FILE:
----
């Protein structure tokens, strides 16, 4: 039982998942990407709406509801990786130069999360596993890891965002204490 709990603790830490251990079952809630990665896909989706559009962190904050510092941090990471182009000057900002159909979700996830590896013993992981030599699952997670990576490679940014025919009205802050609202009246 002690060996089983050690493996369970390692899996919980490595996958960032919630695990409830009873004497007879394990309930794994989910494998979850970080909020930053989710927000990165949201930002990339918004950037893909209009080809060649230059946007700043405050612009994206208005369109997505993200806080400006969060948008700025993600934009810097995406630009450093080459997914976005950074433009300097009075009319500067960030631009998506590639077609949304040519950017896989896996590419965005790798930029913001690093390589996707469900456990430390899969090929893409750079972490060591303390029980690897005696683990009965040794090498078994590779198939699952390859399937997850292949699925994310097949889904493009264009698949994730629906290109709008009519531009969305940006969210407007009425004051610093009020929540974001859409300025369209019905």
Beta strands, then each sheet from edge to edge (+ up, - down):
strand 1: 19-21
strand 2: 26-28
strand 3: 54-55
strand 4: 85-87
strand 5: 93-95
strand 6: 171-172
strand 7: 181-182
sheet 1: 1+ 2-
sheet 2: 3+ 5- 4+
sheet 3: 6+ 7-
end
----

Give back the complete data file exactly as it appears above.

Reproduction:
């Protein structure tokens, strides 16, 4: 039982998942990407709406509801990786130069999360596993890891965002204490 709990603790830490251990079952809630990665896909989706559009962190904050510092941090990471182009000057900002159909979700996830590896013993992981030599699952997670990576490679940014025919009205802050609202009246 002690060996089983050690493996369970390692899996919980490595996958960032919630695990409830009873004497007879394990309930794994989910494998979850970080909020930053989710927000990165949201930002990339918004950037893909209009080809060649230059946007700043405050612009994206208005369109997505993200806080400006969060948008700025993600934009810097995406630009450093080459997914976005950074433009300097009075009319500067960030631009998506590639077609949304040519950017896989896996590419965005790798930029913001690093390589996707469900456990430390899969090929893409750079972490060591303390029980690897005696683990009965040794090498078994590779198939699952390859399937997850292949699925994310097949889904493009264009698949994730629906290109709008009519531009969305940006969210407007009425004051610093009020929540974001859409300025369209019905």
Beta strands, then each sheet from edge to edge (+ up, - down):
strand 1: 19-21
strand 2: 26-28
strand 3: 54-55
strand 4: 85-87
strand 5: 93-95
strand 6: 171-172
strand 7: 181-182
sheet 1: 1+ 2-
sheet 2: 3+ 5- 4+
sheet 3: 6+ 7-
end